Learning a new languagemayseem an intimidating experience to some people. This need not be the case. There is no such thing as a person who is unable to learn a new language. The first step is to believe you can learn French, because you really can. The second step is to relax and enjoy the process.
As an English speaker, you will find that French is actually one of the easiest languages to learn[OptiLingo’s Online French Course is Quick and Easy].
It shares a common alphabet with English, sentence structure is very similar, and the languages share a lot of common words. Where the two languages diverge the most is when it comes to grammar.
With a little practice, these differences won’t seem so big. That said, before you jump into your first lesson, let’s cover a few of the major differences between English and French.
There are many differences between these two European languages, but these are the top 10 you should be aware of.
1) French nouns have genders
English is one of the simplest European languages because all nouns have the same articles. This means that English nouns are gender neutral, except for nouns that refer specifically to a living creature that has a gender, such as “hen” and “rooster.”
All French nouns are either masculine or feminine. As a new learner, at times, it may feel like there is little or no logical reason why a given word takes a particular gender: for example, a football is feminine while a handkerchief is masculine. Some French words are gendered based on their endings. By paying attention to common endings, you can start to guess some genders.
Gender affects sentence construction as well. Each word’s article must match the gender of its noun. In other words, the English word “the” may be masculine or feminine. Other parts of speech, including relative pronouns and adjectives, must also match the gender of the noun.
2) Adjectives come after nouns
Something you may not notice when speaking English is that adjectives come before the nouns they describe. This is not the case in French, where the adjective most often comes after the noun it describes. Whereas in English, we’d say, “She is a smart girl”, in French, one would say the equivalent of “She is a girl smart.”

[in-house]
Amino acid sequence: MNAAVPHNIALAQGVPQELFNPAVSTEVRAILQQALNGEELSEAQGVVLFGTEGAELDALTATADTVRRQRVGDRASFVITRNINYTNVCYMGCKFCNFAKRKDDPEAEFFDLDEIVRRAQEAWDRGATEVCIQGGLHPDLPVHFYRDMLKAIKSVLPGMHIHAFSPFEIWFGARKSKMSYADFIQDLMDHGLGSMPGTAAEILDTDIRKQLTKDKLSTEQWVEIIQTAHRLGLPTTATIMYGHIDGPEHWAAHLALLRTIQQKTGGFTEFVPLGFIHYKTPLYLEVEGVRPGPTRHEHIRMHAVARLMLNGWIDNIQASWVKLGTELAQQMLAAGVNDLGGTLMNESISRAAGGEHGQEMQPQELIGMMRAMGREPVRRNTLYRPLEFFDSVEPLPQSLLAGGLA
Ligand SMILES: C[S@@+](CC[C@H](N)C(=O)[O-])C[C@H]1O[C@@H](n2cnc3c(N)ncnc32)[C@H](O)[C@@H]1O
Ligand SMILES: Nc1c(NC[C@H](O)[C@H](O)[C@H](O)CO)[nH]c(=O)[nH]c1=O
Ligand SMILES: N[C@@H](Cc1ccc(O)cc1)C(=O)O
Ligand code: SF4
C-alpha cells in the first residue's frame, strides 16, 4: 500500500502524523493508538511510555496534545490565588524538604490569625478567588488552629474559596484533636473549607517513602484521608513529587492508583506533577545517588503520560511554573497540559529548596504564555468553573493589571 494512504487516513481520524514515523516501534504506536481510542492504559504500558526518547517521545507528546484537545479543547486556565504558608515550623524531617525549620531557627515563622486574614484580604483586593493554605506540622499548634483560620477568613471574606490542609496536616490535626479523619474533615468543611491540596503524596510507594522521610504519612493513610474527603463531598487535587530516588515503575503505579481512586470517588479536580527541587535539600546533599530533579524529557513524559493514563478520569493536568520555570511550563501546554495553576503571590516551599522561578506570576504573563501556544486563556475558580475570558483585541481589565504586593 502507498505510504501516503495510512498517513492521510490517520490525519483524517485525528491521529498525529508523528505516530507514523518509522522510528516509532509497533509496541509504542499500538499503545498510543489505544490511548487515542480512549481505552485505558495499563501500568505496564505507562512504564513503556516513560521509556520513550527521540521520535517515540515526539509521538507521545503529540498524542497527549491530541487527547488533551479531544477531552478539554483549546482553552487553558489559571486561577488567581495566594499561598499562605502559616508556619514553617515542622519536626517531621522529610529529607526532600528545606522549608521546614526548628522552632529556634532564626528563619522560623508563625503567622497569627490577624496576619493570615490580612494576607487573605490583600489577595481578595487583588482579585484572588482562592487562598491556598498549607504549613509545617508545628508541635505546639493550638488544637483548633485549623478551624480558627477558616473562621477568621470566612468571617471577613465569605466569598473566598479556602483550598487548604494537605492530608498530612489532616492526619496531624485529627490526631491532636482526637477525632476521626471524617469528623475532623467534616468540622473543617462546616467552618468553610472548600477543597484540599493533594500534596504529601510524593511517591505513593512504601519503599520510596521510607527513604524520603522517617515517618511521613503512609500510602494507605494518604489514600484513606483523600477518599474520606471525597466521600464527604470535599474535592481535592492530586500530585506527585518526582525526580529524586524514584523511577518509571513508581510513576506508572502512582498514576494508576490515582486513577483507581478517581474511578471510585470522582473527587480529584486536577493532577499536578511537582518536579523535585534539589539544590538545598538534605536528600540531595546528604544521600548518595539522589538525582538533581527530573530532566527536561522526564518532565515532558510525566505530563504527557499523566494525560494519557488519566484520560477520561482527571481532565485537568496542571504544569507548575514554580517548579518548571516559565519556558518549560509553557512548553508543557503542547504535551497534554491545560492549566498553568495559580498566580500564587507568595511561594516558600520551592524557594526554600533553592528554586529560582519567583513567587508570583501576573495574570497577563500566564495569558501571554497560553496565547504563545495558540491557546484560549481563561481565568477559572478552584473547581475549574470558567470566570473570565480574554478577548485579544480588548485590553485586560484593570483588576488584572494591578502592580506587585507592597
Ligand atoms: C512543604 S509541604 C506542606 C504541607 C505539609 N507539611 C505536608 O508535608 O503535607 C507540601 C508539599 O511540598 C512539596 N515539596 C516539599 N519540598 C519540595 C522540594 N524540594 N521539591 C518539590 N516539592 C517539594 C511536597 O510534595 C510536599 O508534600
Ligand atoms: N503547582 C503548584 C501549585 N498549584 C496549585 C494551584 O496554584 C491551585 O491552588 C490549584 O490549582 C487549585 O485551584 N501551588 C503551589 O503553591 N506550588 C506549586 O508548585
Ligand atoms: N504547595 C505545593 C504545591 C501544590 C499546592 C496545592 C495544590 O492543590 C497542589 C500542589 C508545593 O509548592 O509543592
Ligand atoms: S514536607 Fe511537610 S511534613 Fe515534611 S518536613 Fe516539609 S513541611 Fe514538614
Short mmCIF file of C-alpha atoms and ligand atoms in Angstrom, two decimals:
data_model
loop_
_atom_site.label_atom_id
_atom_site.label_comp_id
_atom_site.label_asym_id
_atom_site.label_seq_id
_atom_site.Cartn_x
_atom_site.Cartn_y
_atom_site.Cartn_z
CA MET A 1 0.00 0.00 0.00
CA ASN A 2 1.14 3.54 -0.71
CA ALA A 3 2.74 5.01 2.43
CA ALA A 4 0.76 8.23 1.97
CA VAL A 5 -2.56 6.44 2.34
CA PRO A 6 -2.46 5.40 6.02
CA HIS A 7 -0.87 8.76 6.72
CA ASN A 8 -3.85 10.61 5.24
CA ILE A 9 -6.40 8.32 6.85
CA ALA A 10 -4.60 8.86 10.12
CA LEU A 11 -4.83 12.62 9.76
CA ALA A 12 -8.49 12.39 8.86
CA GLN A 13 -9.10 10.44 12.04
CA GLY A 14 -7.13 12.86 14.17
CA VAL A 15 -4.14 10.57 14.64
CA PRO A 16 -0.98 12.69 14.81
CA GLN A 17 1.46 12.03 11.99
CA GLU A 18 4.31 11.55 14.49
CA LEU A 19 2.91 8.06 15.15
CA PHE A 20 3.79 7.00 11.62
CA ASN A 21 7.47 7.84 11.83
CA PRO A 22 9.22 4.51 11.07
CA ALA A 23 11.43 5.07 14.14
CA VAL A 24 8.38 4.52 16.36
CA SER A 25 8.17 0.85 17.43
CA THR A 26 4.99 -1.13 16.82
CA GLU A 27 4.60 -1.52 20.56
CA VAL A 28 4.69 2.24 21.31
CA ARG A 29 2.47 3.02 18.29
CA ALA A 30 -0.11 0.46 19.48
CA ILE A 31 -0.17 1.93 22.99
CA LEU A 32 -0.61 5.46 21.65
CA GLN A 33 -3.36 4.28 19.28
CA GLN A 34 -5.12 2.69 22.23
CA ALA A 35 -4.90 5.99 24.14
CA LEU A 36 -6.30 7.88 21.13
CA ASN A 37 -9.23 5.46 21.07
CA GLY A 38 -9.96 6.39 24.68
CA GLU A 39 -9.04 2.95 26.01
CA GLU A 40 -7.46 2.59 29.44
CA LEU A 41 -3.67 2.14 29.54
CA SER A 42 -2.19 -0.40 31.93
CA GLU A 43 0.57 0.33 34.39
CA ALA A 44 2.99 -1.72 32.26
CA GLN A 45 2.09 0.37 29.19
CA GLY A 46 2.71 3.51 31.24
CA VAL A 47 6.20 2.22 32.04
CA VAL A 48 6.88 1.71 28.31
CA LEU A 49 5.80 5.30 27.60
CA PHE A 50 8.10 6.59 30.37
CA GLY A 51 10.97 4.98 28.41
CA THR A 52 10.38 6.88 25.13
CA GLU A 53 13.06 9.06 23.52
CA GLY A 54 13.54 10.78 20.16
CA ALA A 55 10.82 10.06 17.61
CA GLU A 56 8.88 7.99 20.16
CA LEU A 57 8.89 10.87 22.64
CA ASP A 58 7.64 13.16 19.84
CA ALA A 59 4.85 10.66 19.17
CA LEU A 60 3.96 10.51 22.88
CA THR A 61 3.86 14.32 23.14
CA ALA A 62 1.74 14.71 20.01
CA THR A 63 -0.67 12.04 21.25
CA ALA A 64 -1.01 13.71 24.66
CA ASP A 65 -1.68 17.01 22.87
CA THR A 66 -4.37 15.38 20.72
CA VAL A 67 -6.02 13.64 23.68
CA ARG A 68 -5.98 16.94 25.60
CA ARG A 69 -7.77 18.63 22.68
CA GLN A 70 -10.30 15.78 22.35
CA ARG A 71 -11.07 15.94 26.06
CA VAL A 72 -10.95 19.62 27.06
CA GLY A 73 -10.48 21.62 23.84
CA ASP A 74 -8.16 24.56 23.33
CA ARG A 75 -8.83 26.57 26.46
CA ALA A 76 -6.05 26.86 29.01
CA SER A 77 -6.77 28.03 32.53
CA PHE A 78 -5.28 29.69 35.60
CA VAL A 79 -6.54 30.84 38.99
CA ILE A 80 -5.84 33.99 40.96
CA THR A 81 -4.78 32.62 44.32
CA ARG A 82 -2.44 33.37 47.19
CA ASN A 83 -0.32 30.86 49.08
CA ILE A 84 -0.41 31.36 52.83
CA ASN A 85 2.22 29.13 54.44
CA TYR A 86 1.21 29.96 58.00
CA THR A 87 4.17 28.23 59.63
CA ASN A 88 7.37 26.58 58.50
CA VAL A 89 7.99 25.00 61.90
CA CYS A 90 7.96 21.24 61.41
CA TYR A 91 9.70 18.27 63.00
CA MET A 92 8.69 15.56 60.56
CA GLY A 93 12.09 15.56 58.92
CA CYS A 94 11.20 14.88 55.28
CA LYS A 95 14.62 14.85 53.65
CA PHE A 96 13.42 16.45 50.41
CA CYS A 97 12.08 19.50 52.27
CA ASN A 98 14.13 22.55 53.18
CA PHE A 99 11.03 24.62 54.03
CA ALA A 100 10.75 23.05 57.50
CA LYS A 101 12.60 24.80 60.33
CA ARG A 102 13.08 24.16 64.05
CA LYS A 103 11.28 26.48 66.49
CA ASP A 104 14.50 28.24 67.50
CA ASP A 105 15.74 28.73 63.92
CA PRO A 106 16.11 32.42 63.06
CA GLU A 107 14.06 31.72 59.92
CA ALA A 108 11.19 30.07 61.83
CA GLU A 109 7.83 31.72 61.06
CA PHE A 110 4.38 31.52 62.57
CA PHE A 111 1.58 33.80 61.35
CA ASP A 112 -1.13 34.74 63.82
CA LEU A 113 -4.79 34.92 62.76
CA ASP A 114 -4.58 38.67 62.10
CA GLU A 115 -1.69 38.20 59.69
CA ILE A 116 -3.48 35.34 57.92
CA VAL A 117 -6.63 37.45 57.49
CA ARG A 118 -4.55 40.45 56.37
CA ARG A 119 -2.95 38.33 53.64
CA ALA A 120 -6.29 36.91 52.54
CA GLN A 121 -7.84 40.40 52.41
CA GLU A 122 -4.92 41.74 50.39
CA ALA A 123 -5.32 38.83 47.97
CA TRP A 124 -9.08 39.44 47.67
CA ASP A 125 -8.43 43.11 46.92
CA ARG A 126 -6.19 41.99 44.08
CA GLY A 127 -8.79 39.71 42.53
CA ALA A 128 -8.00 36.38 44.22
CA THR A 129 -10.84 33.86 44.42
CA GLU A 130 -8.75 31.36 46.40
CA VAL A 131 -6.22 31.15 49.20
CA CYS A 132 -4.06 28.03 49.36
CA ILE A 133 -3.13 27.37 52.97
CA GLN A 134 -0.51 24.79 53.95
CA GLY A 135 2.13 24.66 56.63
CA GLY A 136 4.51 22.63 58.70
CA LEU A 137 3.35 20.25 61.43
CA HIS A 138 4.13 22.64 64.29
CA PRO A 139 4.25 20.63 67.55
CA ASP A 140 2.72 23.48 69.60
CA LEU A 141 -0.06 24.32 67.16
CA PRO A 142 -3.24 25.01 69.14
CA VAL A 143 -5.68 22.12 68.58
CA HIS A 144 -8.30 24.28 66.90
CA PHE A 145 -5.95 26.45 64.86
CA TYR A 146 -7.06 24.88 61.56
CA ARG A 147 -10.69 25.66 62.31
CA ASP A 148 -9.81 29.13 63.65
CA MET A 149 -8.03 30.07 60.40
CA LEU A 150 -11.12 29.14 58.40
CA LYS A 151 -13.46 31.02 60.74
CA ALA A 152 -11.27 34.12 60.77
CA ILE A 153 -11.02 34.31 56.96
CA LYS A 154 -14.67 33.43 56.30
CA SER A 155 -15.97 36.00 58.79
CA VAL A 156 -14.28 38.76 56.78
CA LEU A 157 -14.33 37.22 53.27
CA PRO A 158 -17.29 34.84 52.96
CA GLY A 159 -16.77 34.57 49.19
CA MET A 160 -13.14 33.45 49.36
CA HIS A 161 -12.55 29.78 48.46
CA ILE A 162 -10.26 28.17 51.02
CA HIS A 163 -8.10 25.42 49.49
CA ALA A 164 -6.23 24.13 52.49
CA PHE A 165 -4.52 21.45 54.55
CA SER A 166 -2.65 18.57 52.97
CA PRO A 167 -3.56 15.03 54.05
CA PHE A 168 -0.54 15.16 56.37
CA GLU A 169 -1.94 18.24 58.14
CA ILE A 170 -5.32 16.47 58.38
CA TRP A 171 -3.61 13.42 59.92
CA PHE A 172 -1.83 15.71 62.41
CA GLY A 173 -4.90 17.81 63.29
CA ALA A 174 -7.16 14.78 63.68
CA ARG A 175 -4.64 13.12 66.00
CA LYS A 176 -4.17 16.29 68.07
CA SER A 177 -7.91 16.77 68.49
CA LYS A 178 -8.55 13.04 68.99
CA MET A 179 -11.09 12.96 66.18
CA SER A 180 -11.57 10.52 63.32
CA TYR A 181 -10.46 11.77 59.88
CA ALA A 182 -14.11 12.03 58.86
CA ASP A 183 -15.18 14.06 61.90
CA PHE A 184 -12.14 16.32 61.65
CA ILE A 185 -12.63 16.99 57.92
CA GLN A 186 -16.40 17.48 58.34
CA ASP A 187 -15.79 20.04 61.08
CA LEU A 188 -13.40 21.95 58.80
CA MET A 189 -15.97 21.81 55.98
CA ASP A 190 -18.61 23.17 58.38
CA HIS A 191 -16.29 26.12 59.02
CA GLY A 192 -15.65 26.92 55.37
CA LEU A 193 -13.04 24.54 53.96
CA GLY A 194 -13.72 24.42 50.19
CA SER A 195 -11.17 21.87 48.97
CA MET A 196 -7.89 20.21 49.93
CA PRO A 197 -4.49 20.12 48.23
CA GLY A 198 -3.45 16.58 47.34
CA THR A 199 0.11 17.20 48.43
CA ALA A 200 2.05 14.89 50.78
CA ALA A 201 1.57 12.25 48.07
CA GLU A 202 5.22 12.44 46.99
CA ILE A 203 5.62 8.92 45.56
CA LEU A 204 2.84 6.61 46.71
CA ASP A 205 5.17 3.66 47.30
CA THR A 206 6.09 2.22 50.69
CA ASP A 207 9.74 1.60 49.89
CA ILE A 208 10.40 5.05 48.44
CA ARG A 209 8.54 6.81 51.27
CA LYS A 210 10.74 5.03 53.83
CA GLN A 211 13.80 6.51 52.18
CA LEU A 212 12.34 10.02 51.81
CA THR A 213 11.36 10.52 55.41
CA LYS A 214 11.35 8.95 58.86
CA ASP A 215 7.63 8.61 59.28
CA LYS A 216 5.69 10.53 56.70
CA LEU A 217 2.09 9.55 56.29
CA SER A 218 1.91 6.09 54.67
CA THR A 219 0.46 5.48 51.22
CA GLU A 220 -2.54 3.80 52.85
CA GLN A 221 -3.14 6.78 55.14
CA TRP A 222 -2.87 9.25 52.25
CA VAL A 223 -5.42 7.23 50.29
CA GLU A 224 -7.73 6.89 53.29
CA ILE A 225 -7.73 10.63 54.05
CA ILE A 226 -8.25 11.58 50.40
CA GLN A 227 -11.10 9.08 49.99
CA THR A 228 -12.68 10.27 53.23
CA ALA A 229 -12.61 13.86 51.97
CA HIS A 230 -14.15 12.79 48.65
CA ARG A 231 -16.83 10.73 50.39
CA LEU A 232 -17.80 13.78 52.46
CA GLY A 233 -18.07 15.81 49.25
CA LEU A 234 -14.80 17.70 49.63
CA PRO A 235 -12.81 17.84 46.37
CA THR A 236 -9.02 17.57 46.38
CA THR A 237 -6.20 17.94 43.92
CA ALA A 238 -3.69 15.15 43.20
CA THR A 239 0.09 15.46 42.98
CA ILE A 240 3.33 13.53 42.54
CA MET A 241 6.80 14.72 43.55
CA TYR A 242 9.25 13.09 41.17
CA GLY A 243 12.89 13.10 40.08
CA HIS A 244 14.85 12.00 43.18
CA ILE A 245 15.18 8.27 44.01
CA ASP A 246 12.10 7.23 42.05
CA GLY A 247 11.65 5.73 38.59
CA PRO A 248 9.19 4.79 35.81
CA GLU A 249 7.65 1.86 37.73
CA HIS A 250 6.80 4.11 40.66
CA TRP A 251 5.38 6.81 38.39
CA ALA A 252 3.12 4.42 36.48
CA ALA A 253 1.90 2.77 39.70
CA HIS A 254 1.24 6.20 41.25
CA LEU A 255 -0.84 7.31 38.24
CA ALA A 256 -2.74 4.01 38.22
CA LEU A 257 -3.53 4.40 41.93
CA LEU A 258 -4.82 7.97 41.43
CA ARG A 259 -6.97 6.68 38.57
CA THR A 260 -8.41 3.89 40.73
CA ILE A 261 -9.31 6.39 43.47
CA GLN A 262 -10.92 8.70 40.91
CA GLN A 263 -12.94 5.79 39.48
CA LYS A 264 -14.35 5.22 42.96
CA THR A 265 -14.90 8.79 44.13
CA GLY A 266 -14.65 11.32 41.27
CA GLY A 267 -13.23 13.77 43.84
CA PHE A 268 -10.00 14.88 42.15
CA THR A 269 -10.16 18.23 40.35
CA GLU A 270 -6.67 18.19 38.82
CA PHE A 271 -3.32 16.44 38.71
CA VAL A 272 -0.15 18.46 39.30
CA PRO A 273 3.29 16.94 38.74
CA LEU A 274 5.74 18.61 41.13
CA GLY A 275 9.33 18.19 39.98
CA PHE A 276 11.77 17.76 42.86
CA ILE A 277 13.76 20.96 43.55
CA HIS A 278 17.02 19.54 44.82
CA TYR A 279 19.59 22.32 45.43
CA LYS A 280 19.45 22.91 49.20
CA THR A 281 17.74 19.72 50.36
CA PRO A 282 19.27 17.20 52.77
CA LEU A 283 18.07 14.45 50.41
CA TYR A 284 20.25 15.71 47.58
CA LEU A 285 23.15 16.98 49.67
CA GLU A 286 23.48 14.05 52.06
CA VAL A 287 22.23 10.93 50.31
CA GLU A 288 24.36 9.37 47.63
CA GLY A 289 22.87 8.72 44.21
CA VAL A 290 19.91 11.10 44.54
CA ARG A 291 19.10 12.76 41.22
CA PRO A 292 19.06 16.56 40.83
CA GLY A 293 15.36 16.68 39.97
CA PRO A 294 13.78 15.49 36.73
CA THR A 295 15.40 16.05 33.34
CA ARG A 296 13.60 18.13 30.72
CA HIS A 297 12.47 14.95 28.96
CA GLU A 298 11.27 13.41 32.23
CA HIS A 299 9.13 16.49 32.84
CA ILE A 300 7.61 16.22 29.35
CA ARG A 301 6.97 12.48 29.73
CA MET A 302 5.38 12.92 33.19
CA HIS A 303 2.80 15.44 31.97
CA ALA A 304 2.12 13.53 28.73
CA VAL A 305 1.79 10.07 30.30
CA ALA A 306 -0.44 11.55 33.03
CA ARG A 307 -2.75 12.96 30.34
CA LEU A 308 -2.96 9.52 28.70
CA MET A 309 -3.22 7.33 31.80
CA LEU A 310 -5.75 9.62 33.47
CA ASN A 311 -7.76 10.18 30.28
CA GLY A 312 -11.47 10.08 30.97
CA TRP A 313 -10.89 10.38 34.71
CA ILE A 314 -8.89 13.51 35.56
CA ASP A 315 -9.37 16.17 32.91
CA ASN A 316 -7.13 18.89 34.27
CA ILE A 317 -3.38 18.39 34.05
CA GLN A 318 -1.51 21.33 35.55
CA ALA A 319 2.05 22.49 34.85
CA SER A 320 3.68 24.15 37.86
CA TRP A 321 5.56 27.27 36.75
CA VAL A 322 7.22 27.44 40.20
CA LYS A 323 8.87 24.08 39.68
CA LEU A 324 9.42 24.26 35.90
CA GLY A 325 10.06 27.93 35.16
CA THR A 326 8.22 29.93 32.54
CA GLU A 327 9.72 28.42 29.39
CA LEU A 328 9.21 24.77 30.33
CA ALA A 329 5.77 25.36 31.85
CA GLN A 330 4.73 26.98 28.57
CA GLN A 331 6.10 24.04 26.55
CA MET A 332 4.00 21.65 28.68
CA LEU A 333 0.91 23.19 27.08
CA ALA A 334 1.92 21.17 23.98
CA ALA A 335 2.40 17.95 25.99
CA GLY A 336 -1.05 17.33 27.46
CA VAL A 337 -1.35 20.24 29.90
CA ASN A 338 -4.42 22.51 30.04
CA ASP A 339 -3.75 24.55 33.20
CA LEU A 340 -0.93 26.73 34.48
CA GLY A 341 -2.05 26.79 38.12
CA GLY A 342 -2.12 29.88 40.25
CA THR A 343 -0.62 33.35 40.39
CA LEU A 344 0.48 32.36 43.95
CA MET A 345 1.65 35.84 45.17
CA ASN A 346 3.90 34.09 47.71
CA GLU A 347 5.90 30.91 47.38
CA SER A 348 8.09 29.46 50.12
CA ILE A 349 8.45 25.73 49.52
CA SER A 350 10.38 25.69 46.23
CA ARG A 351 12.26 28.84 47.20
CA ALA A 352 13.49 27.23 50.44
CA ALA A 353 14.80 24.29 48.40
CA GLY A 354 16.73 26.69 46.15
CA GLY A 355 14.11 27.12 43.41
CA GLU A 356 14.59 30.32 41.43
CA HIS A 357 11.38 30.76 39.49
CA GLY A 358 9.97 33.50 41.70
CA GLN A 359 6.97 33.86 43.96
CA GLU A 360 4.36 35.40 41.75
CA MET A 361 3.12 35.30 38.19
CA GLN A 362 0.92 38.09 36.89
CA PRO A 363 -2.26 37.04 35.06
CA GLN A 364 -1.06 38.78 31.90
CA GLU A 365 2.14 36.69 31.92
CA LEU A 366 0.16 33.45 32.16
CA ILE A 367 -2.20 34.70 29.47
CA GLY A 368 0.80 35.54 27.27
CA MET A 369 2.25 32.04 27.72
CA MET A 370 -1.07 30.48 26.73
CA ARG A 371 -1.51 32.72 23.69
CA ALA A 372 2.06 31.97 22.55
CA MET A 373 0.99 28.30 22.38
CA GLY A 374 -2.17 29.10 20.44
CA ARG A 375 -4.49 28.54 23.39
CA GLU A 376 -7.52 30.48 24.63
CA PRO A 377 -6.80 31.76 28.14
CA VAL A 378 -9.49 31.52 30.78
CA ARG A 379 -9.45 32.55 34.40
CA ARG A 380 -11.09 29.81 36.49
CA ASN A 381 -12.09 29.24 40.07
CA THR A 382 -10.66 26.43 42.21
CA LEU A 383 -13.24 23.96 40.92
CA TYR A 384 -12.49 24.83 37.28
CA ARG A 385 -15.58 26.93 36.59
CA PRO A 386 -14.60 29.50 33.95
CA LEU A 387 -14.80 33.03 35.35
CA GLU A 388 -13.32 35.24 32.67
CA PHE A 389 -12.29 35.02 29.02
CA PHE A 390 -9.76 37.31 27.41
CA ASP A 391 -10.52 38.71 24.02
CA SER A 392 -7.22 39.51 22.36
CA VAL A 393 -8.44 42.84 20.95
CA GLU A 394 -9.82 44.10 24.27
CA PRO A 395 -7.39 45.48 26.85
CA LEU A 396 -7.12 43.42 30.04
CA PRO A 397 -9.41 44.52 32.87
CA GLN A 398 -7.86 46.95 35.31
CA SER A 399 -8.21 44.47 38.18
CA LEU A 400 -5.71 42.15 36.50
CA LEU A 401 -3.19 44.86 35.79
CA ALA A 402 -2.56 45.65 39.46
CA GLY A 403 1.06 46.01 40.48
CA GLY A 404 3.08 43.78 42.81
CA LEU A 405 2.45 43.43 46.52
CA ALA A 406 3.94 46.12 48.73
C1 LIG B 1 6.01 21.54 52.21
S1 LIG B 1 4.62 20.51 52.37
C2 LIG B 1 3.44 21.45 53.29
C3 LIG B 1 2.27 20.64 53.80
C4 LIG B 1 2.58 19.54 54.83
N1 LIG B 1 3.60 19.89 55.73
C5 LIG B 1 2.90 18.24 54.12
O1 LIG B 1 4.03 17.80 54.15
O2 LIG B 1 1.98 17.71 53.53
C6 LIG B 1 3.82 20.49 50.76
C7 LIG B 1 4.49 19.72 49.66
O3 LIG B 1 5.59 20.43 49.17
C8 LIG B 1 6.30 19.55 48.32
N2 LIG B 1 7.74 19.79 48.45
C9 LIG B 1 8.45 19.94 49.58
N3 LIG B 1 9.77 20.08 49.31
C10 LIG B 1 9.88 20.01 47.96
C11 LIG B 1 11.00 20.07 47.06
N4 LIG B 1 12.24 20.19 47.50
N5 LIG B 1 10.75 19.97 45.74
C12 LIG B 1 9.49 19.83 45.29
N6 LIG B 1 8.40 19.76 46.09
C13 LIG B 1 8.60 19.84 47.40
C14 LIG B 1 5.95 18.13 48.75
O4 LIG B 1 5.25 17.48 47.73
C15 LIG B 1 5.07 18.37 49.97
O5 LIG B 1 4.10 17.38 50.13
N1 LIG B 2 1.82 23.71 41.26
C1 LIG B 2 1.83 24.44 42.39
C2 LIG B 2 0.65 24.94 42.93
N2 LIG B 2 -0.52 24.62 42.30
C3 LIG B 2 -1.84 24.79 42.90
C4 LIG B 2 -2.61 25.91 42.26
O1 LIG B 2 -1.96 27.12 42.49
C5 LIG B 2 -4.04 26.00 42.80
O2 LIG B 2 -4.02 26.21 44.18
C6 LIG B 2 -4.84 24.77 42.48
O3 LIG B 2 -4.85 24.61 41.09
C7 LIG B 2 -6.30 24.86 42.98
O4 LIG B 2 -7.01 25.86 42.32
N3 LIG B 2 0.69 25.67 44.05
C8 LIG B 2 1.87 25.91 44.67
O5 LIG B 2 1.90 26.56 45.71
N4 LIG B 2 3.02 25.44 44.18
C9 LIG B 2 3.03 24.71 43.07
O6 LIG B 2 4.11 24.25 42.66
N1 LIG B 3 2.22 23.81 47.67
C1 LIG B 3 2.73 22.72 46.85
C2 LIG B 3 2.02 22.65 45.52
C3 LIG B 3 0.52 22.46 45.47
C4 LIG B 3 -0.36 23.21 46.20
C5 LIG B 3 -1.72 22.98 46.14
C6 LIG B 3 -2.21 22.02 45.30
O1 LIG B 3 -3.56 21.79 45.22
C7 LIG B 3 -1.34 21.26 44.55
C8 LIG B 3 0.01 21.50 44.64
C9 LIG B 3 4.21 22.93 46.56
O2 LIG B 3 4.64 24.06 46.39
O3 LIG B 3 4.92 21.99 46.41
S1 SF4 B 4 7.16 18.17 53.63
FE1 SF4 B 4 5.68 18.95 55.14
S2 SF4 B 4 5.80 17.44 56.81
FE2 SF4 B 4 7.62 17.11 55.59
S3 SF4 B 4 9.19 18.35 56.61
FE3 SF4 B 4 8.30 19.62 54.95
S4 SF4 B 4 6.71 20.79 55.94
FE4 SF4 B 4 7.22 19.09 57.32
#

In English, verbs are negated by adding the negation before the verb: “I never hesitate”, “I don’t procrastinate” — or just after auxiliaries like “be” and “have”. French uses double-negation surrounding the verb, as if saying “I not hesitate ever” or “I not procrastinate not”.
Negating adjectives is much easier though: like in English, you can just add a prefix (“inefficient”) or “not” (“not lazy”).
4.) There are many false cognates
As noted earlier, French and English share many common words. These are called “cognates”, and there are many of them. But not every similar-sounding word has the same meaning. For example, the French word meaning “to attend” looks like “to assist”, and the French word meaning “great” looks exactly like “formidable”. These are called “false friends” or “false cognates”.
5.) In French, “to do” is not an auxiliary verb
In English, we often use “to do” as an auxiliary to create interrogations, negations and emphasis: “Do you learn?”, “I don’t learn”, “I DO learn”. French does not do this (and here the first “do” is such a “to do” being used as auxiliary). For questions, they invert subjects and verbs (“Learn you?”), use questioning intonations (“You learn?”), or add something before the question (“Is it that you learn?”). For negations, see above. For emphasis, they use adverbs.
6.) In French, the verb “to have” can be used to express feeling
In English, we talk about feelings using some form of a “being” verb, like “am.” In French, the verb “to have” is often used instead. For example, instead of saying “I am 20 years old,” a French-speaker would say “I have 20 years”. This is similar for many other traits, such as hunger (“I have hunger”) or fear (“I have fear”).
7.) French has fewer prepositions
English relies heavily on prepositions to provide details in discussions because we focus on describing where something is oriented in time and space. For example, “The cat is sitting on top of the chair, and the dog is sleeping under it.” While French certainly has prepositions, there are fewer of them in French than there are in English. This can cause some ambiguity for English speakers who are accustomed to more precise descriptions of location, but having fewer words to choose from can also make it much easier to remember all of them.
8.) French uses tenses differently
English speakers use tense largely to show if something happened in the past, present, or will happen in the future. French takes a slightly different approach, using tense to convey specific meaning. This isn’t entirely foreign to English speakers because we tend to use perfect tense in the professional world. It is similar in French, but it is used in every day speech, not just to show professionalism.
9.) Sentences are capitalized and punctuated differently
One of the most noticeable differences in punctuation between English and French is that French often uses contractions. Articles and pronouns are contracted, combining them with other words to simplify speech, like we do in English in “I’ll” or “won’t”. Once you learn how to do it correctly, you will find it much easier – it just takes a bit of work to get it to feel natural.
10.) Spelling is a bit harder in French
It’s the only European that is more notorious for its difficult spelling than English — the good news is French is a large reason why English is so difficult to spell, and both languages share many spellings. Like English, there are a lot of silent letters, just not typically the same letters. As you learn vocabulary, take the time to memorize how each word is spelled so that you can consistently spell it correctly. You can also imagine the word as you speak, and over time it will get easier to see the patterns.